India looks to Modi for justice to the undernourished child

India looks to Modi for justice to the undernourished child

By ARUN GUPTA | 22 April, 2017
undernourished child, Pm Modi, Prime Minister, BJP, World Bank, Indians, unhealthy malnourished children, The National Health Mission
Nurses care for abandoned infants at a facility in Delhi on 1 March. REUTERS (Picture for the purpose of representation)
Come 2022, as India turns 75, the government’s success will be judged against India’s darkest distended underbelly, its millions of unhealthy malnourished children.

The Prime Minister has often talked of 125 crore Indians and promotes “Sabka Saath Sabka Vikas”. Once he said, “Our children must not only be healthy but also receive proper education”. To fulfil his vision, enormous work is cut out as the results of National Family and Health Survey 4 reveal that there are more than 44 million undernourished and unhealthy children under 5. This number is arrived at with the addition of millions each year. Unless we check this, under-nutrition will continue to impact child survival negatively, as health and nutrition are inextricably linked.

Between NFHS 3(2005) and now, under-5, the prevalence of stunting is reduced from 48% to 38.4%; and that of underweight reduced from 42.5% to 35.7%. However, children who are severely wasted increased from 6.4% to 7.5%. These figures leave 44 million children chronically undernourished, which is often irreversible and thus far more tragic. With an annual reduction of underweight and stunting to be less than 1%, India might take 35-40 years to eradicate it.

Important ingredients to address child undernutrition in a sustainable manner include food security at household level, protecting, promoting and supporting breastfeeding, optimal complementary feeding; preventing early child bearing; strengthening preventive and curative health systems and care of children, especially the capacity of frontline providers; enhancing literacy; and improving water supply and sanitation. All these have to be applied at universal level.

The National Health Mission has made strides on child health indicators. Immunisation has improved the most. Other indicators make us think hard e.g. prevalence of diarrhoea is 9.2%, children with diarrhoea receiving ORS: 50.6%; mothers who received postnatal care: 62%; and just 24.3% children received a health check up within two days of birth. On infant feeding front, out of about 26 million born today, 41.6% babies are able to begin breastfeeding within one hour, meaning 15 million do not. 54% babies are able to exclusively breastfeed for the first six months. Less than 10% kids at 6-8 months receive adequate diet, i.e. solid foods from four food groups required to meet their growing needs. This means about 23 million kids are not optimally fed during 6 to 24 months.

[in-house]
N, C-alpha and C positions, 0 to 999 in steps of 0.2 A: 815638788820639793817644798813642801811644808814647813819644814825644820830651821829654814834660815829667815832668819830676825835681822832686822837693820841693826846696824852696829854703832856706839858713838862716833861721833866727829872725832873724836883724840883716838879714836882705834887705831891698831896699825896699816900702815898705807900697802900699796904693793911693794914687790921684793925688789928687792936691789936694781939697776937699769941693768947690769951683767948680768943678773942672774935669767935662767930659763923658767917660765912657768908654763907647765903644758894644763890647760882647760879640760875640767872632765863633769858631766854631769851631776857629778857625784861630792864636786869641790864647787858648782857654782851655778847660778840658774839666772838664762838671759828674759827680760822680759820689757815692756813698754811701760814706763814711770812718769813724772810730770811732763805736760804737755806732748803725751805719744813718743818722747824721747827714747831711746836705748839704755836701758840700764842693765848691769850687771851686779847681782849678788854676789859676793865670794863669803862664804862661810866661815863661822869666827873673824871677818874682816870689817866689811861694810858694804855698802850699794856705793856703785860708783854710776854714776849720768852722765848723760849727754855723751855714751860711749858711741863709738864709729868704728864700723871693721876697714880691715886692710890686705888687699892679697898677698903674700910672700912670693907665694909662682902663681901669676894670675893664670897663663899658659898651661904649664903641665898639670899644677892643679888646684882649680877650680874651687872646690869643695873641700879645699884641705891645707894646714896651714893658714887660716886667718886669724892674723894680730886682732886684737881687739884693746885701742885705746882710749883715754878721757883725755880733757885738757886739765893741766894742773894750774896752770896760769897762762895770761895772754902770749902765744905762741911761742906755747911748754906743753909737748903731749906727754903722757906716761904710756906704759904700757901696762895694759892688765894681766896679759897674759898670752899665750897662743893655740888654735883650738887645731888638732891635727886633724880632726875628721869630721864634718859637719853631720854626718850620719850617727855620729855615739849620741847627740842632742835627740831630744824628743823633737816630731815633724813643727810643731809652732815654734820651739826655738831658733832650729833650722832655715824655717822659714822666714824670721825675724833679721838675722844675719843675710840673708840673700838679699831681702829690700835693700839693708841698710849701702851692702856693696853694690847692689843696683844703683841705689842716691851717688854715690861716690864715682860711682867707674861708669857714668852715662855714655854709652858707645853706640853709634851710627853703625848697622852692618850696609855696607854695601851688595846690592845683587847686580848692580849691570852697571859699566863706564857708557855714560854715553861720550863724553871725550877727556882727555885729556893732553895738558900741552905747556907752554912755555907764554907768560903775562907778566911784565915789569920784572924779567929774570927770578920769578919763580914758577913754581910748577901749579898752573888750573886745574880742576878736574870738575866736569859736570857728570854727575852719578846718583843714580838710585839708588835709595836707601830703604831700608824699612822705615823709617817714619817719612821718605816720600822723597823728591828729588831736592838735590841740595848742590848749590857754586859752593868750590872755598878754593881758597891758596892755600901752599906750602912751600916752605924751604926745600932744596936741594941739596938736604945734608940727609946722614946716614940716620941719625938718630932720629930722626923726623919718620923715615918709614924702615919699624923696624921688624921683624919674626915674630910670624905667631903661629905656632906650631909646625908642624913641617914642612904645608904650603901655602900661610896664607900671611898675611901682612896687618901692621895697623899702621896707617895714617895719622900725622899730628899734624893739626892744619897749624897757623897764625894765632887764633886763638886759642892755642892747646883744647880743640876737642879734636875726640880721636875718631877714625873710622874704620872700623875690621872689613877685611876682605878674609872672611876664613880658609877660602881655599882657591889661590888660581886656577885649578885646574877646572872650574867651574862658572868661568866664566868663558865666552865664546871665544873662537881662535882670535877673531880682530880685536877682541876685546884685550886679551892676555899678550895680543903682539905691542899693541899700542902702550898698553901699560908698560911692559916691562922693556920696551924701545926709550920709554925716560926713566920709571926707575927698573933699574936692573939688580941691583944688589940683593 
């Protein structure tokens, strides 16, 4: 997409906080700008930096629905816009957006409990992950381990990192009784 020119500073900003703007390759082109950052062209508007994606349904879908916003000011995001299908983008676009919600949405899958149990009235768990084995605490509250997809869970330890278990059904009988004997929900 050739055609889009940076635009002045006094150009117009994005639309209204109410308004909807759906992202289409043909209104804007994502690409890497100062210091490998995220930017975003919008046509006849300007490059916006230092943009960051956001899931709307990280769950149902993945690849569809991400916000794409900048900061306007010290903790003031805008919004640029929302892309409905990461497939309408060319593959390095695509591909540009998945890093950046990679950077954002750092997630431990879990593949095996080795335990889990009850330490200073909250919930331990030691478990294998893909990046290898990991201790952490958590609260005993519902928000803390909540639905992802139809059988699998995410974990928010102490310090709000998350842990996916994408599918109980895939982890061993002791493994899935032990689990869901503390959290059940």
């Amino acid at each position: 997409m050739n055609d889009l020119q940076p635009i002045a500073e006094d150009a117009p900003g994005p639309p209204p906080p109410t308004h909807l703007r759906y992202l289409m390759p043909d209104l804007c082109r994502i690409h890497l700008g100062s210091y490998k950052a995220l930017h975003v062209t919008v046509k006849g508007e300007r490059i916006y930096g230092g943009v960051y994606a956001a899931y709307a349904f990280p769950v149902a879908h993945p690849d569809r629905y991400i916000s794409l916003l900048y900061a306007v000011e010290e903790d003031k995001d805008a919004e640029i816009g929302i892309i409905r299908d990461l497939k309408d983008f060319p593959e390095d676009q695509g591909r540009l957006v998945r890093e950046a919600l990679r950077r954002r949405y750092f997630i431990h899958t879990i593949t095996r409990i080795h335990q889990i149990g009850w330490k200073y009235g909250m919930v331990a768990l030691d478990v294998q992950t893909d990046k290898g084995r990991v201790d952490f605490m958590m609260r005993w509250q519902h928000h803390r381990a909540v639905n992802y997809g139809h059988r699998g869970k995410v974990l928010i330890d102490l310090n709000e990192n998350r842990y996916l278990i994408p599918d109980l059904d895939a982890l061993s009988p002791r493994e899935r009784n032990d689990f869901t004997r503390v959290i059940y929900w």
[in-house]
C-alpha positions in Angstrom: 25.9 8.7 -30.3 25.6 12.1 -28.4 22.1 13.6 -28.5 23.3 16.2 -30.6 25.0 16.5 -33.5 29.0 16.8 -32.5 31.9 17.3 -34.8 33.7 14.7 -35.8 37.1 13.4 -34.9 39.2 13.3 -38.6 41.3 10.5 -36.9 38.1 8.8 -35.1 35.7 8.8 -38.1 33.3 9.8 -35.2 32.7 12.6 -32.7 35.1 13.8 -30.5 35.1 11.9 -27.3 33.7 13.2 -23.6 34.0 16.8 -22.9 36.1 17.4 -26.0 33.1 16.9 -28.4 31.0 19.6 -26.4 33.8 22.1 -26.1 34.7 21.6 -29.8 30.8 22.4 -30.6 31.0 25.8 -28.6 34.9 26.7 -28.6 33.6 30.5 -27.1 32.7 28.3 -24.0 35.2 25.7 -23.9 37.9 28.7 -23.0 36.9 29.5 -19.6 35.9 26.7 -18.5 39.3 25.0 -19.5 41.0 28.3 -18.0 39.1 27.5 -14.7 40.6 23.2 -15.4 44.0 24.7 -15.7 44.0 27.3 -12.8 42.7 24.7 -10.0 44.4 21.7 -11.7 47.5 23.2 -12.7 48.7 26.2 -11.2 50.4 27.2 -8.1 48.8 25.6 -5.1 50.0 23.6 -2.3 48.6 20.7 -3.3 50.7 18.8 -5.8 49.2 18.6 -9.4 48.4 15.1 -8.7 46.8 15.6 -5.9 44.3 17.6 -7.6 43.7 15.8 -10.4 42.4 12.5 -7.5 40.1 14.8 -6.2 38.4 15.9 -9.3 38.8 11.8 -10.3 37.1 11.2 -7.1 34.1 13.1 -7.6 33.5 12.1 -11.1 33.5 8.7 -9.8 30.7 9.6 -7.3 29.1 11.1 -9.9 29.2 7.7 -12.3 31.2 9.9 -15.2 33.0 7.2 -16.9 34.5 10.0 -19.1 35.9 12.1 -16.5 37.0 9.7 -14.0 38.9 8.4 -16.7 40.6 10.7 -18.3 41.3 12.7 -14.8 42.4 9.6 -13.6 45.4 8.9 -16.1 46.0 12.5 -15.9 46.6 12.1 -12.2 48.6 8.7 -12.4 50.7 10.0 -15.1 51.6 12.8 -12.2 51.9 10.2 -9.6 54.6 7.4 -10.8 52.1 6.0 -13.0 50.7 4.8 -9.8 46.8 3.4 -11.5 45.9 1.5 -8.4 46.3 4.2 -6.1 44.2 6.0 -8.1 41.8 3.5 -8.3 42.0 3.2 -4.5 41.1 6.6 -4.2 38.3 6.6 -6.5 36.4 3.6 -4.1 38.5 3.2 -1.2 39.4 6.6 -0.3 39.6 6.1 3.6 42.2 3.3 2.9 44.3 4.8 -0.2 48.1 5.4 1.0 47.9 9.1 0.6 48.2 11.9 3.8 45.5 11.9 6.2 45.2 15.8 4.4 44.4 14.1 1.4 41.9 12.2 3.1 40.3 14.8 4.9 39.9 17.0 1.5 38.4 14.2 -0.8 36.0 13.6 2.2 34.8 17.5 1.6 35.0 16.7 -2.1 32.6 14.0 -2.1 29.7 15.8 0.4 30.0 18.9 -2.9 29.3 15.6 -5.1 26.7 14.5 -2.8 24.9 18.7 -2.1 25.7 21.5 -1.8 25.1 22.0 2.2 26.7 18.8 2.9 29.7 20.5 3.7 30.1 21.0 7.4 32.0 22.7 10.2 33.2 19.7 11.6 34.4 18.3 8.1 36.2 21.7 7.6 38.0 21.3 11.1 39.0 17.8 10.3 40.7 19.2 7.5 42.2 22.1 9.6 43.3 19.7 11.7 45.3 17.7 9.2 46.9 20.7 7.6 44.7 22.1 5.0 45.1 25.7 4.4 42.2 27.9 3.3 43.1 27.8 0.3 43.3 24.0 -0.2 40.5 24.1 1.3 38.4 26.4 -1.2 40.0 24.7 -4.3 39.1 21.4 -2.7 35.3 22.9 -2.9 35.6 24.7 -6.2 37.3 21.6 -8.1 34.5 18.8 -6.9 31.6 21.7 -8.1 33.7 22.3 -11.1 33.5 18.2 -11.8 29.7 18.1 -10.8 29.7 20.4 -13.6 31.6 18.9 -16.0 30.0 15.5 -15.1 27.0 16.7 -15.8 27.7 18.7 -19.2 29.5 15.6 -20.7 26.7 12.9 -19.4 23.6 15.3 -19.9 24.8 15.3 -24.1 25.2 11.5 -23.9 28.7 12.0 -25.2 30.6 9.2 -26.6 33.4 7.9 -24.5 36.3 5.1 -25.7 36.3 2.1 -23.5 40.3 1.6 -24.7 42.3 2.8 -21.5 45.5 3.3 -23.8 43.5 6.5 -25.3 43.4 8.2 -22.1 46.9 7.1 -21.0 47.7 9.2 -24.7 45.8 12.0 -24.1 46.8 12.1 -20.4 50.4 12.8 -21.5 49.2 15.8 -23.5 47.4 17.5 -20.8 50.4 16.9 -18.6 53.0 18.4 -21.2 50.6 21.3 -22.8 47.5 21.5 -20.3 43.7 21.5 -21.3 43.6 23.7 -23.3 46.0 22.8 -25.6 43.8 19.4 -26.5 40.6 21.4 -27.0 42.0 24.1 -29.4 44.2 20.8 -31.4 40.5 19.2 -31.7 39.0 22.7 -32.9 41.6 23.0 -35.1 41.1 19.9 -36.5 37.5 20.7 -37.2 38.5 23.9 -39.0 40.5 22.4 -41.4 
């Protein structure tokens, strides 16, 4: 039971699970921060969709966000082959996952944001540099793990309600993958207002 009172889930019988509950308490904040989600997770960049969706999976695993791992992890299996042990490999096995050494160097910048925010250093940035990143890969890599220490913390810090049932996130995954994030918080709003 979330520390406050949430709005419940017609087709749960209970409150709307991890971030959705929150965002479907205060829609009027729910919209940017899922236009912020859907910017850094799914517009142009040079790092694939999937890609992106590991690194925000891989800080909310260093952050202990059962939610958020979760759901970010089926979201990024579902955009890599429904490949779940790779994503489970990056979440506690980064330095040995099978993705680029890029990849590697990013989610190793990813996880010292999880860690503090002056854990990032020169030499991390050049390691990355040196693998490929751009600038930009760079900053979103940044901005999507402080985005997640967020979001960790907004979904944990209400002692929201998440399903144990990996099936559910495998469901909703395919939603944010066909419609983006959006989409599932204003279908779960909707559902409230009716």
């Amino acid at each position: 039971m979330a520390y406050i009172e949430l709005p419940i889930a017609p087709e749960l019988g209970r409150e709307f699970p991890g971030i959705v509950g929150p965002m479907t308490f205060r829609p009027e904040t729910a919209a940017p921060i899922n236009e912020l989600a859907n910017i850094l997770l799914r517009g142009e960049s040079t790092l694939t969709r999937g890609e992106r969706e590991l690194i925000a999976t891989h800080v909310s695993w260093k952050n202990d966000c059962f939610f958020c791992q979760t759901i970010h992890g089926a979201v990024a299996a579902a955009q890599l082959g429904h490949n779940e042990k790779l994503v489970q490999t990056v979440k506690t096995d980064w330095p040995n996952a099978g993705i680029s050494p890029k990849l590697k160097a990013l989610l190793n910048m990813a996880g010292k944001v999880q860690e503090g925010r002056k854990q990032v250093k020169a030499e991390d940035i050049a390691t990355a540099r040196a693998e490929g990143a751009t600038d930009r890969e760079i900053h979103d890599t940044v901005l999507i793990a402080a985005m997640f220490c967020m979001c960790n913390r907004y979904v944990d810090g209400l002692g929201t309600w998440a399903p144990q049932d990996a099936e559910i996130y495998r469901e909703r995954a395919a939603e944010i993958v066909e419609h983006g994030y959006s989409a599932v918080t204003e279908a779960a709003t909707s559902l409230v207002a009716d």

This 2017 data points out for serious re-thinking how we deal with child health, care and under nutrition.

It is a fact that child undernourishment occurs almost entirely during pregnancy and the first two years of life and is directly related to higher morbidity and mortality during infancy. Its degree also depends on various types and amount of food available to the family and the family’s awareness about what and how to give. Younger children also depend on their parents for breastfeeding, food, and home hygiene and caring practices.

The vikas (development) of millions of under-nourished children is based on how they are fed and cared during the first two years as brain development is almost 85%-90% complete by this time. The current situation, therefore, calls for a deep focus on stronger infrastructure for healthcare and nutrition outcomes of under 2s and ensuring every child is reached at home. Yet, in practice, the focus is only on treating severely wasted children or on nutrients, not on food. States are harping on treatment of wasted children with ready to use therapeutic foods (RUTF), although even recent Indian trials have not shown any advantage of RUTF over home foods. The problem is provision of enough food from locally available sources through education and awareness, rather than supplementing nutrients in the form of RUTF. The clamour for RUTF shifts the focus and displaces resources. No wonder the market is cheering this chorus.